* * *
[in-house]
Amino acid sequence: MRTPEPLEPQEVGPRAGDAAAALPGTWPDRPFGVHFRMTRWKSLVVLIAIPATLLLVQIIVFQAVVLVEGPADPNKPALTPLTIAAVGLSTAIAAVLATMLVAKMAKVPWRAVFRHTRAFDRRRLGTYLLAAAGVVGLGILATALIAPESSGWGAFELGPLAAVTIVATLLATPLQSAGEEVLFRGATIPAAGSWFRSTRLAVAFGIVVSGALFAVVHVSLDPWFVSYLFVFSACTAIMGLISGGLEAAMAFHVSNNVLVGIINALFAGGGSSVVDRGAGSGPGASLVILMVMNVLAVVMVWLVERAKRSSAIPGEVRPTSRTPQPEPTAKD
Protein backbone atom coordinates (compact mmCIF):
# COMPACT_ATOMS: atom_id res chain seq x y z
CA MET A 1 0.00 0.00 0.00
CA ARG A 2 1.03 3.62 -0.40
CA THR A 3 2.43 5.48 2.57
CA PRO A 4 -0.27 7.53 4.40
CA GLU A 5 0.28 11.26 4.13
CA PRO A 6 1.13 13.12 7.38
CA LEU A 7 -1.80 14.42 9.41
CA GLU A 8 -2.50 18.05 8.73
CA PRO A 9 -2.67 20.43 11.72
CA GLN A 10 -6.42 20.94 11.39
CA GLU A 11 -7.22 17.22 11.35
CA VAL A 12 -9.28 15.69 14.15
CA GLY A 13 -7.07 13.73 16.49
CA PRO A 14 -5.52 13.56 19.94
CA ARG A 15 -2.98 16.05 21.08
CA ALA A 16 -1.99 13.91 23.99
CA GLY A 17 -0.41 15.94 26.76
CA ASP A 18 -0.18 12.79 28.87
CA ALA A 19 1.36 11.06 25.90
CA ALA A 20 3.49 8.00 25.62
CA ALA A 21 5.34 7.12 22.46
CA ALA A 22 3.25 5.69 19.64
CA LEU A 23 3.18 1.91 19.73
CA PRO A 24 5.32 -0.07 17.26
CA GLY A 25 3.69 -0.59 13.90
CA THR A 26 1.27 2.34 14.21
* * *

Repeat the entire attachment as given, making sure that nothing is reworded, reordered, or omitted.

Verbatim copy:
[in-house]
Amino acid sequence: MRTPEPLEPQEVGPRAGDAAAALPGTWPDRPFGVHFRMTRWKSLVVLIAIPATLLLVQIIVFQAVVLVEGPADPNKPALTPLTIAAVGLSTAIAAVLATMLVAKMAKVPWRAVFRHTRAFDRRRLGTYLLAAAGVVGLGILATALIAPESSGWGAFELGPLAAVTIVATLLATPLQSAGEEVLFRGATIPAAGSWFRSTRLAVAFGIVVSGALFAVVHVSLDPWFVSYLFVFSACTAIMGLISGGLEAAMAFHVSNNVLVGIINALFAGGGSSVVDRGAGSGPGASLVILMVMNVLAVVMVWLVERAKRSSAIPGEVRPTSRTPQPEPTAKD
Protein backbone atom coordinates (compact mmCIF):
# COMPACT_ATOMS: atom_id res chain seq x y z
CA MET A 1 0.00 0.00 0.00
CA ARG A 2 1.03 3.62 -0.40
CA THR A 3 2.43 5.48 2.57
CA PRO A 4 -0.27 7.53 4.40
CA GLU A 5 0.28 11.26 4.13
CA PRO A 6 1.13 13.12 7.38
CA LEU A 7 -1.80 14.42 9.41
CA GLU A 8 -2.50 18.05 8.73
CA PRO A 9 -2.67 20.43 11.72
CA GLN A 10 -6.42 20.94 11.39
CA GLU A 11 -7.22 17.22 11.35
CA VAL A 12 -9.28 15.69 14.15
CA GLY A 13 -7.07 13.73 16.49
CA PRO A 14 -5.52 13.56 19.94
CA ARG A 15 -2.98 16.05 21.08
CA ALA A 16 -1.99 13.91 23.99
CA GLY A 17 -0.41 15.94 26.76
CA ASP A 18 -0.18 12.79 28.87
CA ALA A 19 1.36 11.06 25.90
CA ALA A 20 3.49 8.00 25.62
CA ALA A 21 5.34 7.12 22.46
CA ALA A 22 3.25 5.69 19.64
CA LEU A 23 3.18 1.91 19.73
CA PRO A 24 5.32 -0.07 17.26
CA GLY A 25 3.69 -0.59 13.90
CA THR A 26 1.27 2.34 14.21